With the passage of the Tax Cuts and Jobs Act (TCJA) in December, there are some significant changes that taxpayers need to be aware of as we move into 2018. In reality, this is really more of an overhaul of the previous tax system that you have likely gotten used to over the past 8 years. Fortunately, with a little research, planning and consulting with our experienced tax experts, you can properly prepare yourself for these changes. From tax rate schedules to health care accounts, standard deductions and retirement contribution accounts, there are changes in the new plan that you as the taxpayer need to understand. Additionally, there are several provisions that have been eliminated.
While this article is intended to provide a general overview of the new tax policy, we will be publishing a series of blog posts in the coming weeks that further investigates more specific parts of it. The first significant change is the restructuring of the tax brackets into new tax rate schedules. The number of brackets in the tax schedule remains the same at seven. However, as displayed in the chart below, the rates have decreased for all brackets. They are: 10%, 12%, 22%, 24%, 32%, 35% and 37%. It is also important to remember that these rates won’t expire until 2025 and they could be extended beyond that by Congress.
Some notable provisions under the new tax plan
In addition to the reorganization of tax brackets, there are other significant changes to consider. On the other hand, some common provisions remain relatively unaffected. A few of these have been highlighted below.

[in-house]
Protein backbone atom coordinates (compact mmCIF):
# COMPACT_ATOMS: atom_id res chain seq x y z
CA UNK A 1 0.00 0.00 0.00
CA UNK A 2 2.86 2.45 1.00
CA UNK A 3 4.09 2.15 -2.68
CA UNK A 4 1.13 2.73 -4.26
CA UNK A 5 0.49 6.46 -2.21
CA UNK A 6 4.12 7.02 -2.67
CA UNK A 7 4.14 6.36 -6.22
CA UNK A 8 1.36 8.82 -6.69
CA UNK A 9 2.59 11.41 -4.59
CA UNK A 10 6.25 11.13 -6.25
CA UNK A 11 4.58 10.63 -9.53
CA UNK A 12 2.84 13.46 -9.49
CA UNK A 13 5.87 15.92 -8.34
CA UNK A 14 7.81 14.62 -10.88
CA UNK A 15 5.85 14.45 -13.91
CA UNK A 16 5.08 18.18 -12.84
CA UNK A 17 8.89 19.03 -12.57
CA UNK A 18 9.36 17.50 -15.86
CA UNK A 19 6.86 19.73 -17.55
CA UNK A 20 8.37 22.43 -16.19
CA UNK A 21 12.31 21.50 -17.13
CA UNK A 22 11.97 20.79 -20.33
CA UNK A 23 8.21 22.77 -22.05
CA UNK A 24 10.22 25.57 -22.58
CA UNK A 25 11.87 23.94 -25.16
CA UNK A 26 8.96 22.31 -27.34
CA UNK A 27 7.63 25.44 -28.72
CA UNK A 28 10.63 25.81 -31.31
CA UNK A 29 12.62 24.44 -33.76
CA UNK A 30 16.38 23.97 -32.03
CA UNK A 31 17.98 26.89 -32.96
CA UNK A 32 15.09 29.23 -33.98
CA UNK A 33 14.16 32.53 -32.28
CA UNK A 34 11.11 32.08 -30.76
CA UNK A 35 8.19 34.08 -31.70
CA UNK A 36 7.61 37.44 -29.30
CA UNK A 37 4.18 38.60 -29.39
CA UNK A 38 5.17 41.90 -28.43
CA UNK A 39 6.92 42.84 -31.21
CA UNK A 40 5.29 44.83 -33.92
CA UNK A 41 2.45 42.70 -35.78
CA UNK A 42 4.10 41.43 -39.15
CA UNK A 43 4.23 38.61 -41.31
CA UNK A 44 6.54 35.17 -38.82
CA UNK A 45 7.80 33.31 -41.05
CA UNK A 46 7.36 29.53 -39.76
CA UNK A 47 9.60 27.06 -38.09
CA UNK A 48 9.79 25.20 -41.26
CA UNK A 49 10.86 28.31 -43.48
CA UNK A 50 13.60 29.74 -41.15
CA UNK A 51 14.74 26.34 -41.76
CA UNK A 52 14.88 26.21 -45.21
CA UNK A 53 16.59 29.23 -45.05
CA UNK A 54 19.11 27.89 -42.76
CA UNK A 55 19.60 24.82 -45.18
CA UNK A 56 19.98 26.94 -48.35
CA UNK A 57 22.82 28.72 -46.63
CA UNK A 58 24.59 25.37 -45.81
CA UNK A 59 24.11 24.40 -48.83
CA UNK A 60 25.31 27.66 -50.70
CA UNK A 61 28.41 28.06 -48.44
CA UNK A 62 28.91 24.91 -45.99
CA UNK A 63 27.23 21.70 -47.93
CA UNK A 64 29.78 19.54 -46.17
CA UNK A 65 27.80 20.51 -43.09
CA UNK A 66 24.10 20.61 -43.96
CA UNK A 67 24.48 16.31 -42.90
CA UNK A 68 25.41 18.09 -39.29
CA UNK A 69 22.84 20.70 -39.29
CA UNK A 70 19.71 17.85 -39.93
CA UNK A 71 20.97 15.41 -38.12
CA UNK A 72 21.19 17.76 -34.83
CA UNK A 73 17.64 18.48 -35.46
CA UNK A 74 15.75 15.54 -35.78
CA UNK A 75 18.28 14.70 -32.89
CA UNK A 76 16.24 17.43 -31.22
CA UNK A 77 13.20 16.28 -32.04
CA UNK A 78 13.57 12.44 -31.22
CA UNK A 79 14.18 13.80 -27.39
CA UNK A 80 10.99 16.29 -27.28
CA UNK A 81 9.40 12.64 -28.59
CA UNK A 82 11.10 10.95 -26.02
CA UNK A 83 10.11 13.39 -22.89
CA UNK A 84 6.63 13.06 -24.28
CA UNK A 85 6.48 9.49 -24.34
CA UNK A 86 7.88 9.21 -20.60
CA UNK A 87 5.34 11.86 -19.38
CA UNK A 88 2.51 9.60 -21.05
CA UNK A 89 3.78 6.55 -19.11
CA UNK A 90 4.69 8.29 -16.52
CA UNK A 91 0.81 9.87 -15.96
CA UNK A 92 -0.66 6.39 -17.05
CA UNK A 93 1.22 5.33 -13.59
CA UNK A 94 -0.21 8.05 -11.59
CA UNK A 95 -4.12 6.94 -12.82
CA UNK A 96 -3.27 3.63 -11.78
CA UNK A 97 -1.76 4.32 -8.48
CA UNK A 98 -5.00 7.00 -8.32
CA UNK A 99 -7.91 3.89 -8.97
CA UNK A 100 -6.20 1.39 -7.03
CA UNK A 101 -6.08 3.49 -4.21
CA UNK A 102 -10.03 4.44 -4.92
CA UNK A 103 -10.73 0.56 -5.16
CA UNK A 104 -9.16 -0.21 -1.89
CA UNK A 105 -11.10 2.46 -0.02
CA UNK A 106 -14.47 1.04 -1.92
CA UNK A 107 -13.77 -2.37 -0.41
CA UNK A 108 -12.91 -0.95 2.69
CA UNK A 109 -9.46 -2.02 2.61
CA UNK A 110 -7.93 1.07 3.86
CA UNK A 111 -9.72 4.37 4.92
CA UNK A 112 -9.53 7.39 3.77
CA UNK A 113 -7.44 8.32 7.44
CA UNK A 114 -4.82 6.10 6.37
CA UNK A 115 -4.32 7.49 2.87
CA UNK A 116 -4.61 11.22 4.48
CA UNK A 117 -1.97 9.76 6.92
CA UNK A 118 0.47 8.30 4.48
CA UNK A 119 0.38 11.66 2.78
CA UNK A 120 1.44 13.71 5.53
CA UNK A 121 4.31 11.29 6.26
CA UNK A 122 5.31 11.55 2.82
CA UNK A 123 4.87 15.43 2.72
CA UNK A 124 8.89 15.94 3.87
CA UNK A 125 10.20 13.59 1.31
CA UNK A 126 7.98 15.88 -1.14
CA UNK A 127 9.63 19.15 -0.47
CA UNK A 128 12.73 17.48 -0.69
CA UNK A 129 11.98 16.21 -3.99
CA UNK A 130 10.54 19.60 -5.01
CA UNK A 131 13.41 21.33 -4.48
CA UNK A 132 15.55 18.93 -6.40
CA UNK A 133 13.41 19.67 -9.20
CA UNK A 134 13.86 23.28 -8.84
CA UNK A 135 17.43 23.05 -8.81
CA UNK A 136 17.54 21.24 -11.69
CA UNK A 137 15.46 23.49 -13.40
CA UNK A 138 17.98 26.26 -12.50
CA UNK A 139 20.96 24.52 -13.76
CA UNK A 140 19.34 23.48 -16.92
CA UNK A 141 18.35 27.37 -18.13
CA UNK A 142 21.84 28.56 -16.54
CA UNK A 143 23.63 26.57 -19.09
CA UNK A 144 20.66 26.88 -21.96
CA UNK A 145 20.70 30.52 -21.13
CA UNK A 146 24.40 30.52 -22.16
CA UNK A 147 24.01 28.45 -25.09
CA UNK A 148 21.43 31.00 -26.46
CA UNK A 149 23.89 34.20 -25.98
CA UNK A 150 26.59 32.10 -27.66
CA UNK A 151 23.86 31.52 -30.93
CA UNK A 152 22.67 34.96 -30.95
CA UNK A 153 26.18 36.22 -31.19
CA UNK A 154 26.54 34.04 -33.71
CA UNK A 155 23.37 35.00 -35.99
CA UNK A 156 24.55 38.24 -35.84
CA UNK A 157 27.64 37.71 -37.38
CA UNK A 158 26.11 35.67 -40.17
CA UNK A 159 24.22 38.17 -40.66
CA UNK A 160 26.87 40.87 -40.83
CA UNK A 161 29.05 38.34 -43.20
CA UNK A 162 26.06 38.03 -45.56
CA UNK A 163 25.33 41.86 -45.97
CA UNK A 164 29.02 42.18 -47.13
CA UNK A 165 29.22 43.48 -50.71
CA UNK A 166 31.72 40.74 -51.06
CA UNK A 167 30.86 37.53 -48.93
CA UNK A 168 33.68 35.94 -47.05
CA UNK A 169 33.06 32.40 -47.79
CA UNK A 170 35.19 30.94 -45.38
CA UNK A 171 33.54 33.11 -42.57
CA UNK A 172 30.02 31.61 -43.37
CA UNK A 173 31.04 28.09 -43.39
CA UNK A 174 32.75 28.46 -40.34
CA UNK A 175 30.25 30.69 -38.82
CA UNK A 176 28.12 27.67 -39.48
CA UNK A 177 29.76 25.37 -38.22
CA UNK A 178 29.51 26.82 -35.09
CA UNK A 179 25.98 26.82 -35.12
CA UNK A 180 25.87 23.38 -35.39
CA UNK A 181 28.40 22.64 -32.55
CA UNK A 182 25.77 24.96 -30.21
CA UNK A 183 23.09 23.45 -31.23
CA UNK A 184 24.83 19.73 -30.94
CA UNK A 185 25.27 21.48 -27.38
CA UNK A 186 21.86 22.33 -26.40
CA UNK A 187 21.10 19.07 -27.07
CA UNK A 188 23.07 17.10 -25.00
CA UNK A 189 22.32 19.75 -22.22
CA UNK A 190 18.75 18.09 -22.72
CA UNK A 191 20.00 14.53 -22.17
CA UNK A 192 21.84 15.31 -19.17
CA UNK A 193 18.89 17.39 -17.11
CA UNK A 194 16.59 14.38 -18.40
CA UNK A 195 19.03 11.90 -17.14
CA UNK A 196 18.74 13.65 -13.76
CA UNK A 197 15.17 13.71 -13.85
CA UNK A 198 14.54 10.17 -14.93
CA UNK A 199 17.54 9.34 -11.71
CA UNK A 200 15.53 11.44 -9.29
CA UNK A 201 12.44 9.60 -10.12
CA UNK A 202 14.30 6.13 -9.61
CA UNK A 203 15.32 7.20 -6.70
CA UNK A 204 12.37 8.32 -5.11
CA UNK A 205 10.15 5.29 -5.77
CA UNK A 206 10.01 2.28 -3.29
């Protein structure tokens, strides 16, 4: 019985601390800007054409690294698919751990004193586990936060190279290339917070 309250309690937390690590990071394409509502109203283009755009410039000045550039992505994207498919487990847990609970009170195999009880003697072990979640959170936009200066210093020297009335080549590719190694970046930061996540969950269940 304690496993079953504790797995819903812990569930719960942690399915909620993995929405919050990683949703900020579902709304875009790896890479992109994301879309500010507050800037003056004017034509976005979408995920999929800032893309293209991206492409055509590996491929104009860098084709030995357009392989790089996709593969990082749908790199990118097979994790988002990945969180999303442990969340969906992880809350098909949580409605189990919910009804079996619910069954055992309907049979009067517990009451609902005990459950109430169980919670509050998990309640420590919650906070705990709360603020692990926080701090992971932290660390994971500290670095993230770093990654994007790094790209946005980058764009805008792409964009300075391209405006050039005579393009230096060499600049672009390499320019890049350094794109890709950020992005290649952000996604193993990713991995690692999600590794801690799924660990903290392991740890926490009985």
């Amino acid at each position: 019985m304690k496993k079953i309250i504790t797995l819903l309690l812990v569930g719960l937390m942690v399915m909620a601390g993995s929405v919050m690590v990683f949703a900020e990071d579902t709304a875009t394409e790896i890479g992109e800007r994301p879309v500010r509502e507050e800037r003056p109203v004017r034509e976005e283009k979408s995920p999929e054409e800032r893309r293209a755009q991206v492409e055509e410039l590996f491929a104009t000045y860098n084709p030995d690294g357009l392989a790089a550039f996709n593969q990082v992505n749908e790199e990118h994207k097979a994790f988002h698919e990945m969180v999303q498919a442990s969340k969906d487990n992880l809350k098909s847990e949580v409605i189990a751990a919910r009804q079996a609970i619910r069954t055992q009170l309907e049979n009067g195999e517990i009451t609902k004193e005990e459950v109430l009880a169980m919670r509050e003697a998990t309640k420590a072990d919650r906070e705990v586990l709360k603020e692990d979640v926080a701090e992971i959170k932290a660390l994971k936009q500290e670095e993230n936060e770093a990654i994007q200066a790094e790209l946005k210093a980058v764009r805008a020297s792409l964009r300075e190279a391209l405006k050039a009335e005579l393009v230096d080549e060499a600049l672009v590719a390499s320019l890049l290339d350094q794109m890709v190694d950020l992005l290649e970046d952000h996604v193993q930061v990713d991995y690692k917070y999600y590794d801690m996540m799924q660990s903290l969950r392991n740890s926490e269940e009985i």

The Standard Deduction
Besides the the new tax rates, the other big adjustment that is the topic of many conversations is the jump in standard deductions. In 2018, the standard deduction increases to $12,000 for individuals (an increase from $6,350 in 2017) and to $24,000 for married couples (an increase from $12,700 in 2017). Below is a full breakdown of standard deductions.
- Married Filing Jointly/Surviving Spouse: $24,000
- Heads of Households: $18,000
- Single: $12,000
- Married Filing Separately: $12,000
Earned Income Tax
The earned income credit is one provision that won’t change much under the new tax law. The maximum Earned Income Tax Credit in 2018 for single and joint filers is $520, if the filer has no children. For one child, the credit is $3,468, $5,728 for two children, and $6,444 for three or more children. These numbers are only slightly more compared to 2017. The maximum amount available for joint filers with 3 or more qualifying children in 2017 was $6,318.
Child Tax Credit
Under the new tax rules, the child tax credit increases from $1,000 in 2017 to $2,000 in 2018. This amount is set until at least 2025.
Popular deductions that are eliminated in 2018 under the new tax plan
Moving cost have become a popular tax write-off in recent years. Unfortunately for many taxpayers, this is eliminated under the new plan. In 2015 alone, an estimated 1.1 million taxpayers took advantage of this deduction. While many taxpayers will be disappointed to see this disappear, the large increase in the standard deduction should be enough to compensate for its loss.
State and local property taxes
Another hot topic concerning the new tax law are state and local property taxes. The new tax plan hurts taxpayers in parts of the East Coast and California, where housing cost and property taxes are high. Under the new plan, homeowners can only deduct up to $10,000 in property tax whereas the deduction was unlimited in the past. Although the increase in the Standard Deduction will help to offset this for homeowners in high-income states, it certainly will not be enough.
Getting divorced may become pricier for some individuals under the new tax plan. Under the new plan, alimony payments are no longer deductible. However, this only applies to those that get divorced after December 31st of 2018. Those currently paying alimony will not be affected.
Planning For New Tax Regulations in 2018?
It’s 2018 and a new tax law has been passed. Now is the time to plan and take a proactive approach in anticipation for the new tax regulations. Get in touch with us, so that we can help you keep more of your money.
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